Resolving Conflict Isn’t Always Rocket Surgery

Since my wife has a degree in psychology, I’m pretty sure she finds me fascinating, at least in a clinical sense. She likes to delve into my thinking to answer the deep questions like, why can’t he put his shoes in the same place twice? Or, why can’t he see the grass needs mowing? Yes, I provide nearly endless hours of analytical opportunities. But for the sake of our marriage, I advocate an approach I like to call Considerate Behavioral Modification. It goes something like this: Does it really matter how I feel about trash pick up on Tuesdays? Do I need confront my fears of the future before planning ahead for our anniversary? Are repressed emotions really the key to why I don’t pick up after myself?

After 26 years of marriage, I can say with confidence that most of our “normal” conflict comes from simple behaviors that can, and should, be addressed without drawn out discussions. Going deep into motivations and thought-patterns has its place, but most of the time it’s about being less self-absorbed and more considerate of your covenant-partner.

I think couples, no matter how long they’ve been together, should always approach conflict by starting with the basics. And by basics, I mean individual behaviors. Getting at underlying feelings and motivations is not part of the basics—that’s the advanced class. Hopefully we all get to that. But since looking inside oneself, and having the courage to address the ugly things we find requires a certain mindset (humility, resolve, honesty, etc.) it may take a while.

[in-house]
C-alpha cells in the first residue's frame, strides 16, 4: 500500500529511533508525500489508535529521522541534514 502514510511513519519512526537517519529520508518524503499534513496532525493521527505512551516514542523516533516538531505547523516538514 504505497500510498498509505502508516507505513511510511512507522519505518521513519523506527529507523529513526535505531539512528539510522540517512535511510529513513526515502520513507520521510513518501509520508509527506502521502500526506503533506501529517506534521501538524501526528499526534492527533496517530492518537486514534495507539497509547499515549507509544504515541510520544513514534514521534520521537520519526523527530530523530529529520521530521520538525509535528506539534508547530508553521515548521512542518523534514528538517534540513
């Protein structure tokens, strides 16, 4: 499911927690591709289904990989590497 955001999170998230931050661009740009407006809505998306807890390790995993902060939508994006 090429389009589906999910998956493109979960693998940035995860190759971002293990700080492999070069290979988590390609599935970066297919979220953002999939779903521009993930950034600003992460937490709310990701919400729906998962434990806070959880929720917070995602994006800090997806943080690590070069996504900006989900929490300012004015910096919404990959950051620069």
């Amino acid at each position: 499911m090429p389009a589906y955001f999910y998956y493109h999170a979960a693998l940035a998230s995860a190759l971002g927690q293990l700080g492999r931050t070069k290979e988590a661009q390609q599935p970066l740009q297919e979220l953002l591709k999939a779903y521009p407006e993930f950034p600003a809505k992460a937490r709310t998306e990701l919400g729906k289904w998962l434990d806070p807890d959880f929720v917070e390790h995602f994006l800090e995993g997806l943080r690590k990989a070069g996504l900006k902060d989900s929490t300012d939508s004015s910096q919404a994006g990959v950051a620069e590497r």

In the meantime, asking a few simple questions will help unwind the tension in your relationship (married or dating) and give you a path forward that can start immediately. If deeper things are uncovered then you both can deal with that appropriately before God with the help of a pastor, mentoring couple, or counselor.

To get warmed up, imagine asking the love of your life the questions below, writing down the answers (without comment, excuses, or giving “your side”), and then stopping or starting some specific behavior. That’s Considerate Behavioral Modification.

Ephesians 5:21, “Submit to one another out of reverence for Christ.”

What do I do that hurts your feelings? (Note: stop doing it.)

What do I do that makes you mad? (Note: stop doing it.)

What do I do that makes you feel insecure or anxious? (Note: stop doing it.)

What do I do that makes you feel better about yourself? (Note: do this.)

What do I do that makes you feel better about our relationship? (Note: do this.)

Is there something you wish I would do more? (Note: do this.)

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Jess MacCallum is a business owner, writer and the often-challenged husband of a Proverbs 31 type woman. He is the executive VP of Professional Printers, while Anne home-schools and leads worship; has 3 CDs of original music and runs ultra-marathons in her spare time. They have been married over 23 years, and have three children. Jess has a BA in art (magna cum laude) from the University of South Carolina, where he spent four years training with the Navigators, and has been involved in a variety of ministries for over 30 years.For more information on Jess, you’re invited to visit his personal site: There you can read excerpts, reviews, his bio and link to interviews. For more information about Jess' books, visit Standard Publishing.

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